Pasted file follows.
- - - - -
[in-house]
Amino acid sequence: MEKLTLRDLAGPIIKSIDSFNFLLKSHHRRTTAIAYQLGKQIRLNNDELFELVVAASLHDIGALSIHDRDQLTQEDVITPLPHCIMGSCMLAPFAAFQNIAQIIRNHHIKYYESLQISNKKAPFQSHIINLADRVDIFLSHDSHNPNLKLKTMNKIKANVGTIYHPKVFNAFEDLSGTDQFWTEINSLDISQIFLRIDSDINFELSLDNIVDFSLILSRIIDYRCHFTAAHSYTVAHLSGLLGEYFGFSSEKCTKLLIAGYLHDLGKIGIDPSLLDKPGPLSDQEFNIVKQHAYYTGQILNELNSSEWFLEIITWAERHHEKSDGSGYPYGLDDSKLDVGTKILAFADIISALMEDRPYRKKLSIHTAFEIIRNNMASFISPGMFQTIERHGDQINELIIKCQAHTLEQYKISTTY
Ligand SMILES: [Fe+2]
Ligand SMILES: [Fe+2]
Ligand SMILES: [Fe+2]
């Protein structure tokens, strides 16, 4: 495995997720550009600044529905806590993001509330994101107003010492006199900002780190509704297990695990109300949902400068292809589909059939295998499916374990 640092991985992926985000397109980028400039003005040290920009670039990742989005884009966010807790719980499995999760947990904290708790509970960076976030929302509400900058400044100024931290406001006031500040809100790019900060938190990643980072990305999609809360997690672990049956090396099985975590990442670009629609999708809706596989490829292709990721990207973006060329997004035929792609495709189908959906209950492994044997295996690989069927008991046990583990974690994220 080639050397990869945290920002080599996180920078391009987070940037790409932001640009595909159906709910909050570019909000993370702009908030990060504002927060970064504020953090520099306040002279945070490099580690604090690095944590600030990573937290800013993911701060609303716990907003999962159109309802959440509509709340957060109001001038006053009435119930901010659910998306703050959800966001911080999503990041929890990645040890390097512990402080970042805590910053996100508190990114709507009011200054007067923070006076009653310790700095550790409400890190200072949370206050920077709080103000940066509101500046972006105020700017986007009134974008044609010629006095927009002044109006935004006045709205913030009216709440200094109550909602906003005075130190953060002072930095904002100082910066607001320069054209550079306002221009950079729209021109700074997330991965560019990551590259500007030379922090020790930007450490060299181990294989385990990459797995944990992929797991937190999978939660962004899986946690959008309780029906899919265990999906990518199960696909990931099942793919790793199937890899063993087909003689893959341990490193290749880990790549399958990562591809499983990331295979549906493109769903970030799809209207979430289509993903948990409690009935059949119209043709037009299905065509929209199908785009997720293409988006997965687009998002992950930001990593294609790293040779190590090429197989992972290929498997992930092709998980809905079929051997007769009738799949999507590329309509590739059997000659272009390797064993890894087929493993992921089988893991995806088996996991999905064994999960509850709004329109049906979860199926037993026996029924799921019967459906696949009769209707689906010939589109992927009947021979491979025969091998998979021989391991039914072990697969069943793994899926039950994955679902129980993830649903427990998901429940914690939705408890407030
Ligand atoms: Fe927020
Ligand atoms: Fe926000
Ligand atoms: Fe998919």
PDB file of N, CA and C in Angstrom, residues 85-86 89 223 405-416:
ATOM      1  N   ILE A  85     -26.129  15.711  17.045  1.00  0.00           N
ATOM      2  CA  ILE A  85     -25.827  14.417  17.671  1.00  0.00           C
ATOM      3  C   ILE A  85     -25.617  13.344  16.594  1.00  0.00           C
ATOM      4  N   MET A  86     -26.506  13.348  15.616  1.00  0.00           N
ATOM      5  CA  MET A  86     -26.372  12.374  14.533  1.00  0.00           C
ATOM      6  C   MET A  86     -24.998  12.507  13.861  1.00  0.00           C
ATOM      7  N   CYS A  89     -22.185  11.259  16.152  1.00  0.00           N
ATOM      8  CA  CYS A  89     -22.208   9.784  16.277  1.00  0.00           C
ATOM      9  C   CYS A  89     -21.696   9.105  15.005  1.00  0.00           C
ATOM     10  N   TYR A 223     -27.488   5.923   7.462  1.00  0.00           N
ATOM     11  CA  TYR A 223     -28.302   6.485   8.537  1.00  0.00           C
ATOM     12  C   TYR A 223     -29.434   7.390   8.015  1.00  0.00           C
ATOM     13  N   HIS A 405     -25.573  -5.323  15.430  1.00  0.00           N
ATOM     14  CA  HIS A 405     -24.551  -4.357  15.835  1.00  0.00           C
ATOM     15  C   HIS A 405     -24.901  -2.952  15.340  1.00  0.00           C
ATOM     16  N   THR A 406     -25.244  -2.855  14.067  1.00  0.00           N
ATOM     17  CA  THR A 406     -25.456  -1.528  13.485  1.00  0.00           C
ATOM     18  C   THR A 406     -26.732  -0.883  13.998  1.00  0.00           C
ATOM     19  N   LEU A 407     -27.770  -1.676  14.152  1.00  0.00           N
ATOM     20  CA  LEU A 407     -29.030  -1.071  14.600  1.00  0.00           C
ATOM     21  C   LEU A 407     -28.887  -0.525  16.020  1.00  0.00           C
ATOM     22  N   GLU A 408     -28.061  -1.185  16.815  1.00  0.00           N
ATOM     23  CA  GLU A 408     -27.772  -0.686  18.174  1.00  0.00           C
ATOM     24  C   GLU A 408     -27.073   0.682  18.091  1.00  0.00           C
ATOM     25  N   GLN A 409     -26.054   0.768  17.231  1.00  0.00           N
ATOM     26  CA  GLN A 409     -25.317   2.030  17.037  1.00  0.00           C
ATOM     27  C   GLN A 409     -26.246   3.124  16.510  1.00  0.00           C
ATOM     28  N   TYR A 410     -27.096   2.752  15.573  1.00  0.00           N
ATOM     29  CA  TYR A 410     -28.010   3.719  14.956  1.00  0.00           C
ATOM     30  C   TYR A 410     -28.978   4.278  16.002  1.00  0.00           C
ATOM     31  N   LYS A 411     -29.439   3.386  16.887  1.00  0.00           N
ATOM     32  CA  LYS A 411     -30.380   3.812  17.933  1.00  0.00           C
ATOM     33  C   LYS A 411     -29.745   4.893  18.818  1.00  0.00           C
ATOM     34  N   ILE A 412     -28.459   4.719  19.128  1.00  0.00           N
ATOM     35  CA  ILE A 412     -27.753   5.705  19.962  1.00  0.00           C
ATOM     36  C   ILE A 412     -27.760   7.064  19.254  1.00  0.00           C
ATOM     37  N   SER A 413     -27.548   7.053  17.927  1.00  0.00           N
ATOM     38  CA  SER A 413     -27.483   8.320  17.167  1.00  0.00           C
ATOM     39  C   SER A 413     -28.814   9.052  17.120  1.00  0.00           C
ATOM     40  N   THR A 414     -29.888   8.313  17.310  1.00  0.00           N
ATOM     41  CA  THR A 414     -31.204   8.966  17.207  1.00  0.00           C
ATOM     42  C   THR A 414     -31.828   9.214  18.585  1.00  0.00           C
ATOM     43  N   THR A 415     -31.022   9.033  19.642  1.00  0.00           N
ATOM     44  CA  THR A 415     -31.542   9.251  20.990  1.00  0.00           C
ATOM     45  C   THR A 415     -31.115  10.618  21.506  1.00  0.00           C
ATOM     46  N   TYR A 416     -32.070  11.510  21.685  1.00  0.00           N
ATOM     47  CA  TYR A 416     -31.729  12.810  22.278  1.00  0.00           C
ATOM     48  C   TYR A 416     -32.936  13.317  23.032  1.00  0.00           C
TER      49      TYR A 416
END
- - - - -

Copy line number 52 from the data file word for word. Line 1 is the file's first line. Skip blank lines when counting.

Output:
ATOM     42  C   THR A 414     -31.828   9.214  18.585  1.00  0.00           C